The Seattle International Film Festival is back in theaters this month for the first time since 2019 – but it looks rather different than in previous years. The once massive festival has grown from its usual three and a half weeks to 11 days, featuring 262 features and shorts. (The 2019 festival, by comparison, had a roster of over 400 titles.) This year, SIFF will offer both in-person and virtual presentations, and has moved from May-June to April 14-24. Artistic Director Beth Barrett, a SIFF veteran since 2003, spoke about the changes and what SIFF viewers can expect this year.
What drove the decision to reduce the SIFF so significantly?
Part of that was being responsible for the pandemic, from a health and safety perspective, as well as fiscally. Organizing a 25-day event was just more than we could really imagine coming out of the pandemic… When we opened the SIFF Cinema in 2007 and the Egyptian in 2014, one of the reasons we wanted to do this was because we wanted to have the feeling of having the festival all year round, and bringing to the cinemas the same kind of films that we show at SIFF – to celebrate international and independent films and small films, those that don’t get the platforms in some of the big multiplexes. And there’s Cinema Italian Style and Doc Fest and Noir City and other film events that we do all year round. (So it made sense) to be able to really shift some of our resources and some of our planning and staff to a shorter, more urgent festival… We’re really looking at using cinemas as a sort of “best of fest” all year round.
That said, the SIFF 2022 is still quite big!
Yes! At one point we had 186 features, but then we thought that was too much. (There are now 151, not including two works in progress and two Secret Festival selections.)
SIFF has been held in May/June since its inception in the 1970s; why the switch to April?
May and June are really complicated months to try to get people to come to the cinema. When Darryl (Macdonald) and Dan (Ireland) started the festival 48 years ago, May and June were very unpleasant months: it was still raining, it was still cold. But thanks to global climate change, May and June are no longer the end of a long terrible spring, but the very beautiful beginning of summer. With everything related to cinema in the summer, it is very difficult to attract the attention of the public. We’re also constantly battling other big events like Folklife… Since we’re really so focused on the in-person experience, in the movies, April is actually a really good time for that. It’s quite pleasant, but it can get a little chilly and rainy. It’s a good time to watch movies.
Could this change be a permanent change?
We’ll see. We have received very good feedback. It also puts us in this very interesting spot on the national landscape in that in about three and a half weeks there are big festivals before and after us. Cleveland (International Film Festival) is right in front of us, San Francisco (SFFILM Festival) will start as we go on, then Milwaukee (Film Festival) will start as San Francisco goes on. There’s this really interesting potential to work together. In fact, we’re working with Cleveland on two different guests this year, and with San Francisco on three different guests – they come here, then go to San Francisco, and in one case Milwaukee.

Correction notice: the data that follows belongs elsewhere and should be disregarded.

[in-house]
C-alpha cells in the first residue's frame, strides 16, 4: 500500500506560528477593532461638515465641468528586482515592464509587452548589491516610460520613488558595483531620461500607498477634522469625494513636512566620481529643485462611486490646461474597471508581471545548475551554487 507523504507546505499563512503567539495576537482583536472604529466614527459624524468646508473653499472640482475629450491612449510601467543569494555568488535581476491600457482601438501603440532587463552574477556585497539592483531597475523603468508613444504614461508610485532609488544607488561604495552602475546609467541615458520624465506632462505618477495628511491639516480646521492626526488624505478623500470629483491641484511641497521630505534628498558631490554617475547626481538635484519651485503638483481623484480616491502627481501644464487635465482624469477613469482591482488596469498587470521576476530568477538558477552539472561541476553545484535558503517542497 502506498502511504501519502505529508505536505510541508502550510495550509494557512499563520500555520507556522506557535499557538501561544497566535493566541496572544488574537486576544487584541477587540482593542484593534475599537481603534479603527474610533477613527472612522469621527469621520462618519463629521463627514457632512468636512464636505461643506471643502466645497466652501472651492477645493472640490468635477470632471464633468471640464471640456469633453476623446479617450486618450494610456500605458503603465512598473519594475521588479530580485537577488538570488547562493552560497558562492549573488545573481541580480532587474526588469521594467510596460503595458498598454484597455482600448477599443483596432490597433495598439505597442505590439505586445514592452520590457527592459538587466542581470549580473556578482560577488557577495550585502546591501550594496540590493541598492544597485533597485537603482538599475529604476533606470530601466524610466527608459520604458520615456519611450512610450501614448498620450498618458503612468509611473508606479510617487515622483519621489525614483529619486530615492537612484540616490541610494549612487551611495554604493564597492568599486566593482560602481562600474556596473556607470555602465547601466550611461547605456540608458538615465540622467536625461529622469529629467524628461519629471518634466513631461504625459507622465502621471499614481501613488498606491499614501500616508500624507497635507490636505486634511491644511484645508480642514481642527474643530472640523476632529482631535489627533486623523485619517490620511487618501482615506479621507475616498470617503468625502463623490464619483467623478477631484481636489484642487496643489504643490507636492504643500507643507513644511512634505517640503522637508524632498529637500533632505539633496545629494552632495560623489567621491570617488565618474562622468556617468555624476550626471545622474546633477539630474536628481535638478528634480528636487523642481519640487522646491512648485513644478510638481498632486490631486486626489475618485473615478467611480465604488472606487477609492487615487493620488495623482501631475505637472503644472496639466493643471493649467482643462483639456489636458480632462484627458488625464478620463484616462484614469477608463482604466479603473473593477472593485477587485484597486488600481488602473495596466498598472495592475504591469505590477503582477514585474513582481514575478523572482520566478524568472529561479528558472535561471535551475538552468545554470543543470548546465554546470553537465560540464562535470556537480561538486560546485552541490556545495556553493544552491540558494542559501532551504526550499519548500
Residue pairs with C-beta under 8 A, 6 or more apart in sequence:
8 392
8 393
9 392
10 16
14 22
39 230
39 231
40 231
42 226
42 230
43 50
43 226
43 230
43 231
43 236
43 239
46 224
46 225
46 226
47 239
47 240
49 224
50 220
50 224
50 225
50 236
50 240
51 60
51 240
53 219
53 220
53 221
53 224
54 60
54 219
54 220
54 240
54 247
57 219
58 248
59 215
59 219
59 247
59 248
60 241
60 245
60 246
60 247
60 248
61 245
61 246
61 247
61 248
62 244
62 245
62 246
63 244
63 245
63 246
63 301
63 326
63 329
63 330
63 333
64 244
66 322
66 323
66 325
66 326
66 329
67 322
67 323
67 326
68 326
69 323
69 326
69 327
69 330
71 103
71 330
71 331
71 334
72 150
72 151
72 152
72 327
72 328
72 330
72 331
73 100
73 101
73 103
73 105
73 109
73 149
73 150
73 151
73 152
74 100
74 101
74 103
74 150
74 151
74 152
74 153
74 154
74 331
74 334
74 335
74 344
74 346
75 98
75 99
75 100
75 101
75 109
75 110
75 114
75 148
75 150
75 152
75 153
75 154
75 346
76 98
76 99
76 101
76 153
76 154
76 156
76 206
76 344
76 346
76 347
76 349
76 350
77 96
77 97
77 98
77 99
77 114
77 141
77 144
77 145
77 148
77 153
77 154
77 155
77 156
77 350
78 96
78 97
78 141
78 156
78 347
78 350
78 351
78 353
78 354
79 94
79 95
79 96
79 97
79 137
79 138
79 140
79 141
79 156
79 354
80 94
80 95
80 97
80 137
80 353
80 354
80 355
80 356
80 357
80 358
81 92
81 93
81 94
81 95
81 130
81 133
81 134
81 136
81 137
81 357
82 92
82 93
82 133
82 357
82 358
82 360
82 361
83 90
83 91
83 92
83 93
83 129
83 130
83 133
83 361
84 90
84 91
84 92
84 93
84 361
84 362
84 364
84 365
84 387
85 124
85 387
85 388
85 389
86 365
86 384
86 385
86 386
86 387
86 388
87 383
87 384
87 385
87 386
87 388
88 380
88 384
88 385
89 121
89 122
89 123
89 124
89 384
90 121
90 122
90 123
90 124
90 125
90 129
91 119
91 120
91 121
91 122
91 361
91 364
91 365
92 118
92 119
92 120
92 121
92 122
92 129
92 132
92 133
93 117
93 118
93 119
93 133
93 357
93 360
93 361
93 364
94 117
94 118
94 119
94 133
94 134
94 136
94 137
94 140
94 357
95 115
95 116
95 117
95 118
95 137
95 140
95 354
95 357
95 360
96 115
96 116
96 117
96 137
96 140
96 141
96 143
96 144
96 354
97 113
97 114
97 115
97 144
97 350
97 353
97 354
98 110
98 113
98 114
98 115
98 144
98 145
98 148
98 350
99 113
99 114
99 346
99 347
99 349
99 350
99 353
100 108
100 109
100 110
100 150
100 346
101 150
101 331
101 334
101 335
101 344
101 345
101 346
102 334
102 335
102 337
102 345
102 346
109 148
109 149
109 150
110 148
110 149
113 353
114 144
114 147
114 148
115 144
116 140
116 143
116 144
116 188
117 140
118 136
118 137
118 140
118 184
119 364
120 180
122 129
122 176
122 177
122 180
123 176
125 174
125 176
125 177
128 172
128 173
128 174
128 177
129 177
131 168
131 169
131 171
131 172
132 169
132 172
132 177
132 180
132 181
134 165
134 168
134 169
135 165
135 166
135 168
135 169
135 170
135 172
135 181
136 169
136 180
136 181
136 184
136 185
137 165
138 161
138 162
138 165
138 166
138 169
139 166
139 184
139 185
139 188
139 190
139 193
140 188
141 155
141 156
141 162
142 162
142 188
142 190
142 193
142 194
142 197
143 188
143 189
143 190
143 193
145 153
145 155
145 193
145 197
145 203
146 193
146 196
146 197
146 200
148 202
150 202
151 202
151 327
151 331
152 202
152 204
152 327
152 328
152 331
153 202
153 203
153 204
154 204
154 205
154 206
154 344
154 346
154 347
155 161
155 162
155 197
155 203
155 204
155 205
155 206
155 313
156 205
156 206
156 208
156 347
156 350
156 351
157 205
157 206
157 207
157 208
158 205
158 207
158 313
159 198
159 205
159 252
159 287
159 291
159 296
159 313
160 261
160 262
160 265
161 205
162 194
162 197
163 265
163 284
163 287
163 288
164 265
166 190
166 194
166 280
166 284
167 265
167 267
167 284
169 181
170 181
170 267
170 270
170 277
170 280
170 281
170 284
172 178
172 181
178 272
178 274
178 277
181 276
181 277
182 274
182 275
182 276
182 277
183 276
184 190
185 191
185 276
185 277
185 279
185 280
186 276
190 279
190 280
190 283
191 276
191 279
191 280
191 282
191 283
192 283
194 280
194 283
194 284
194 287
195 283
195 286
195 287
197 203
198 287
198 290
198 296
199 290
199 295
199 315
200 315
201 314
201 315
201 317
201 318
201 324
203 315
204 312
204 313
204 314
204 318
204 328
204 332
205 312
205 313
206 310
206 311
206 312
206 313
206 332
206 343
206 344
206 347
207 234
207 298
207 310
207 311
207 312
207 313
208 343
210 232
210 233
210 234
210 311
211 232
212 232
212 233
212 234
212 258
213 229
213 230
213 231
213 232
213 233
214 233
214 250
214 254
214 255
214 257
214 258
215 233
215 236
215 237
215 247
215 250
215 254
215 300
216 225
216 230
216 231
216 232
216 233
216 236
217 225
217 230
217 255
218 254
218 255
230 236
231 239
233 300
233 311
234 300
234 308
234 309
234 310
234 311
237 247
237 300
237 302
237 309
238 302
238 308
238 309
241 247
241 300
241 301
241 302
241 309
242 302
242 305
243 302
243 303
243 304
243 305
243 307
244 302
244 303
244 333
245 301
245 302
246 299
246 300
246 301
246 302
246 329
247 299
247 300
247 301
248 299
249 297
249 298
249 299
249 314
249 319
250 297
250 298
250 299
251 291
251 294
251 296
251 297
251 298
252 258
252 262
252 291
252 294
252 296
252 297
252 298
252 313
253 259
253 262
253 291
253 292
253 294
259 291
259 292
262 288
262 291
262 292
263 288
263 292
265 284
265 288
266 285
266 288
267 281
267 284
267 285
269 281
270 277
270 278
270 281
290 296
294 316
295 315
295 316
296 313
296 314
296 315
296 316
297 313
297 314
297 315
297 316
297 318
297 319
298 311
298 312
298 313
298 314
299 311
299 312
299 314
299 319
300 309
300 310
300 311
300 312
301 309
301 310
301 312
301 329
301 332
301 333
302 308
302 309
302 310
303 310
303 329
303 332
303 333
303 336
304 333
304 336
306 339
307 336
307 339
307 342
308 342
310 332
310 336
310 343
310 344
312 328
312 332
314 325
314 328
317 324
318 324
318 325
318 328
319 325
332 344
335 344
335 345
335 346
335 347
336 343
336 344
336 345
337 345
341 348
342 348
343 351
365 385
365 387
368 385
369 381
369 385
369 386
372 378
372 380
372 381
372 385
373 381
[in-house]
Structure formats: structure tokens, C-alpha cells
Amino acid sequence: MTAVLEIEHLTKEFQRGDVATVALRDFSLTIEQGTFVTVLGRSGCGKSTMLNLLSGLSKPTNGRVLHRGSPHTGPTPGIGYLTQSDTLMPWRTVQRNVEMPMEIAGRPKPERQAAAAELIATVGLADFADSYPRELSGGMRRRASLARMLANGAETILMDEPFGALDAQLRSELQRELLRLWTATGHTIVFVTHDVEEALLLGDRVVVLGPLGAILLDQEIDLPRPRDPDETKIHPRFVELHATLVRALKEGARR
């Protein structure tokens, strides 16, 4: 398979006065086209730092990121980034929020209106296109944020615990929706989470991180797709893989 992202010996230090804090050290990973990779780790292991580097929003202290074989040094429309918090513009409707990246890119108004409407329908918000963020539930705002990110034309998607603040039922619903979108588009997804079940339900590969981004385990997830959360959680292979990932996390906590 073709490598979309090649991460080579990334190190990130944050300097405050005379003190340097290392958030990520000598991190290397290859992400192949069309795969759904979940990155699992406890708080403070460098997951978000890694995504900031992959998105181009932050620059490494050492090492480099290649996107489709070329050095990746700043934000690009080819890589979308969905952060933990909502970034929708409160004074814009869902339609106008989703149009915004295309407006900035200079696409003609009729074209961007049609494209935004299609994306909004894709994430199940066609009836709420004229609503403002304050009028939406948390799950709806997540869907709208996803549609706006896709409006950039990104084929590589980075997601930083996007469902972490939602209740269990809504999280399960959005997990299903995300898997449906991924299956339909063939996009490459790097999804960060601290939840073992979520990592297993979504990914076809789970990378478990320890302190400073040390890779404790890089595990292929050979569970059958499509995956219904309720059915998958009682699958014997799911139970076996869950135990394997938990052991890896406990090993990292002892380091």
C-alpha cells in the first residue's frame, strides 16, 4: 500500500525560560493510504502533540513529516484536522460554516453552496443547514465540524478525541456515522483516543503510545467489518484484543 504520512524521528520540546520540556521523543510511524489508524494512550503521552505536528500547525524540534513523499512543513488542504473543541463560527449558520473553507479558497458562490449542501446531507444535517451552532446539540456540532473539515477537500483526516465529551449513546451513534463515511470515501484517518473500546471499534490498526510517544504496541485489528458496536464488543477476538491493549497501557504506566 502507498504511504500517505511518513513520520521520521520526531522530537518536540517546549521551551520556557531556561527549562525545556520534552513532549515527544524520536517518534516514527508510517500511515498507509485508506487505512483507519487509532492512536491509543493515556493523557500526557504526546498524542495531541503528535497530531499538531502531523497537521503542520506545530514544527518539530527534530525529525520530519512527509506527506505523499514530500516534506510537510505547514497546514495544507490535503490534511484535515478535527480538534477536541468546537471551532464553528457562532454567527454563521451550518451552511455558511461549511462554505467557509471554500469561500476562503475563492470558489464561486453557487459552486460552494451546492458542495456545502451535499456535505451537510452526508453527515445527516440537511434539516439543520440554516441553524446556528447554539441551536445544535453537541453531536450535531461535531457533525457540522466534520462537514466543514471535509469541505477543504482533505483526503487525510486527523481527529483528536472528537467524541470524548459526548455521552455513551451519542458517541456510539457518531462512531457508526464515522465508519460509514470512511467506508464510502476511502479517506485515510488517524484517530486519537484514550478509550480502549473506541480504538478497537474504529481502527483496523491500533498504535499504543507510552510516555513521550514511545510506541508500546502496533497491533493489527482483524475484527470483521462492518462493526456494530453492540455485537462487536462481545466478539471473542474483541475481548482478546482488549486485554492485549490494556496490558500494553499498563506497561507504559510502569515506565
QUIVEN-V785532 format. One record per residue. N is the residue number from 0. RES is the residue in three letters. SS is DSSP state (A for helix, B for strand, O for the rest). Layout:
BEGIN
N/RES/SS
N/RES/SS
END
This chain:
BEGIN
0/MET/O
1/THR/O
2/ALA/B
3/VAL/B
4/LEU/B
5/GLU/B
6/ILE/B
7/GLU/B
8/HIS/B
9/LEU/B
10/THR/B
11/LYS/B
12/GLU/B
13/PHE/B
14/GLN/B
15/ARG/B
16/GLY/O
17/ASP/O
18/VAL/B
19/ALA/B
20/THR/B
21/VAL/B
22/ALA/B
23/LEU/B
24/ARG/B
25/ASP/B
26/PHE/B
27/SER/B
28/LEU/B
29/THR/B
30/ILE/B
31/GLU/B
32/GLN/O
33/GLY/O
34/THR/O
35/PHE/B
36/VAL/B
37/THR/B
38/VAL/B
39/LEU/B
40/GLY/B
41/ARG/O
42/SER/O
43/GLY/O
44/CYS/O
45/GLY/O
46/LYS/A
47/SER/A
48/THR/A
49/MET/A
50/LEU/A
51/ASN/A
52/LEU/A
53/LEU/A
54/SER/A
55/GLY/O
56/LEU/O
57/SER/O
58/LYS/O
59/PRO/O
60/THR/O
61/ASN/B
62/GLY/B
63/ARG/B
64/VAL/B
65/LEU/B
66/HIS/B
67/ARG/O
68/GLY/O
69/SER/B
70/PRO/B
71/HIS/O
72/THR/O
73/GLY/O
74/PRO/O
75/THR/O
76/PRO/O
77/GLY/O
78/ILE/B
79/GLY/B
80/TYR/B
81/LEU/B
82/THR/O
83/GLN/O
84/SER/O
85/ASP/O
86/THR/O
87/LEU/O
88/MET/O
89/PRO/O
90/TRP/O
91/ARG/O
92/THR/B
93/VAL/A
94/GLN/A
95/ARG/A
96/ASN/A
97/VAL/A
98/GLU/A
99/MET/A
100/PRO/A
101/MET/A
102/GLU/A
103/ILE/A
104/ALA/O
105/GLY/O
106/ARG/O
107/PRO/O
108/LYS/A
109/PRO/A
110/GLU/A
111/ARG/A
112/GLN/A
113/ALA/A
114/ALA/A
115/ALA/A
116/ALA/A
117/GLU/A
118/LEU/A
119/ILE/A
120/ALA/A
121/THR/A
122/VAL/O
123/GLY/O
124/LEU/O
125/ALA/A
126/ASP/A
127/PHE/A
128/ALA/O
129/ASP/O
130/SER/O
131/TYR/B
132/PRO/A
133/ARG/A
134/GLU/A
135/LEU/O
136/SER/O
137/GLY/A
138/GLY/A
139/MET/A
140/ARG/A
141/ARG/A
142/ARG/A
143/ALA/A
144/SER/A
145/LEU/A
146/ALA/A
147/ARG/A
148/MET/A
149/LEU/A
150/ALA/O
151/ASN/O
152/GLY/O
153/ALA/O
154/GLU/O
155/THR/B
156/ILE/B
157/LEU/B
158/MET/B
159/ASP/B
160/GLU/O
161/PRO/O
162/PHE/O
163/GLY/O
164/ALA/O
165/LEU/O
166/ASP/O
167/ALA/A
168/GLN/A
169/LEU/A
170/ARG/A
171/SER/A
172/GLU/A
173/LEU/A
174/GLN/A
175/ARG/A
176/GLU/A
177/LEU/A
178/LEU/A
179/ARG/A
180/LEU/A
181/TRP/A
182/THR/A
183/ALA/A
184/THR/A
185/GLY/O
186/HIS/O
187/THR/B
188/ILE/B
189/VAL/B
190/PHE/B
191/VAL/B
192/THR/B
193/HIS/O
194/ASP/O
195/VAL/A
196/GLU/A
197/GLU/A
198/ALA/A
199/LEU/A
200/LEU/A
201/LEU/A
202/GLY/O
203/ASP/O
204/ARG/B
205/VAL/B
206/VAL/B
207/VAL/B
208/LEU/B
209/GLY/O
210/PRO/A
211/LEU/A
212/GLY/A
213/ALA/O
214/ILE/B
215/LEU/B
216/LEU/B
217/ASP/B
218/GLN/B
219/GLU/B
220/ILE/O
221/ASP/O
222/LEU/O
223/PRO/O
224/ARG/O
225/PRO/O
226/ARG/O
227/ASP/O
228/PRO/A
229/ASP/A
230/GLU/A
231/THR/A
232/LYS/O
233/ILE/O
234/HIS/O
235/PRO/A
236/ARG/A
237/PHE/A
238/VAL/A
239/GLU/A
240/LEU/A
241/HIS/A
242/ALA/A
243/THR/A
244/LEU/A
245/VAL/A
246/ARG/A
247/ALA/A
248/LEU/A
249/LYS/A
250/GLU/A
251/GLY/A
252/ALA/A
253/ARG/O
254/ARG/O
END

HHow did you determine which films would be screened virtually as well as in person?
It was an individual negotiation for each film. All of our short film programs and 95 of the 151 general feature films will be available virtually, which represents a very large number of films of all genres and around the world. Lots of movies that aren’t available virtually, you’ll see later in the year in theaters.
Can you recommend three favorite movies from SIFF 2022?
Sure! (Opening Night Film) ‘Navalny’ – it’s jaw-dropping, it’s documentary and it’s history, but it plays like a thriller. “Fire of Love”, an incredible film about two volcanologists of the 60s, 70s and 80s, in love with volcanoes and in love with each other. The whole film is told with images they shot, interviews with them. And “Daughter of a Lost Bird,” about Kendra Potter, who was adopted as a baby into a white family. She is from the Lummi Nation and the film is about her search to find and reconnect with her biological mother. An extraordinary documentary. As you can see, I really like documentaries.
What is the current state of SIFF as an organization, in terms of employees?
The closure (SIFF cinemas were closed for 18 months during the pandemic) allowed us to review the organization we needed to fully support cinema, education and the festival all year round. We went down to four people at one point, but now we’re back in the 65-70 range when you count all the theater staff. We have a lot of new people, and a lot of people who have come back and been able to do something similar, in most cases, to their previous jobs… In terms of year-round staff, we’re about five people away from where we were in 2019.
What do you think it will be like to be back in the theater with a SIFF audience?
It’s an incredible feeling – this love of watching film after film and having my mind blown in different ways, this swelling of empathy… Last year (for the all-virtual festival) we did a lot of questions -pre-recorded Zoom replies, and it was fun, it was great to get to know people. But that’s not the same as being there and feeling that energy and having this filmmaker so excited that people are watching his film and reacting. I’m really looking forward to this part.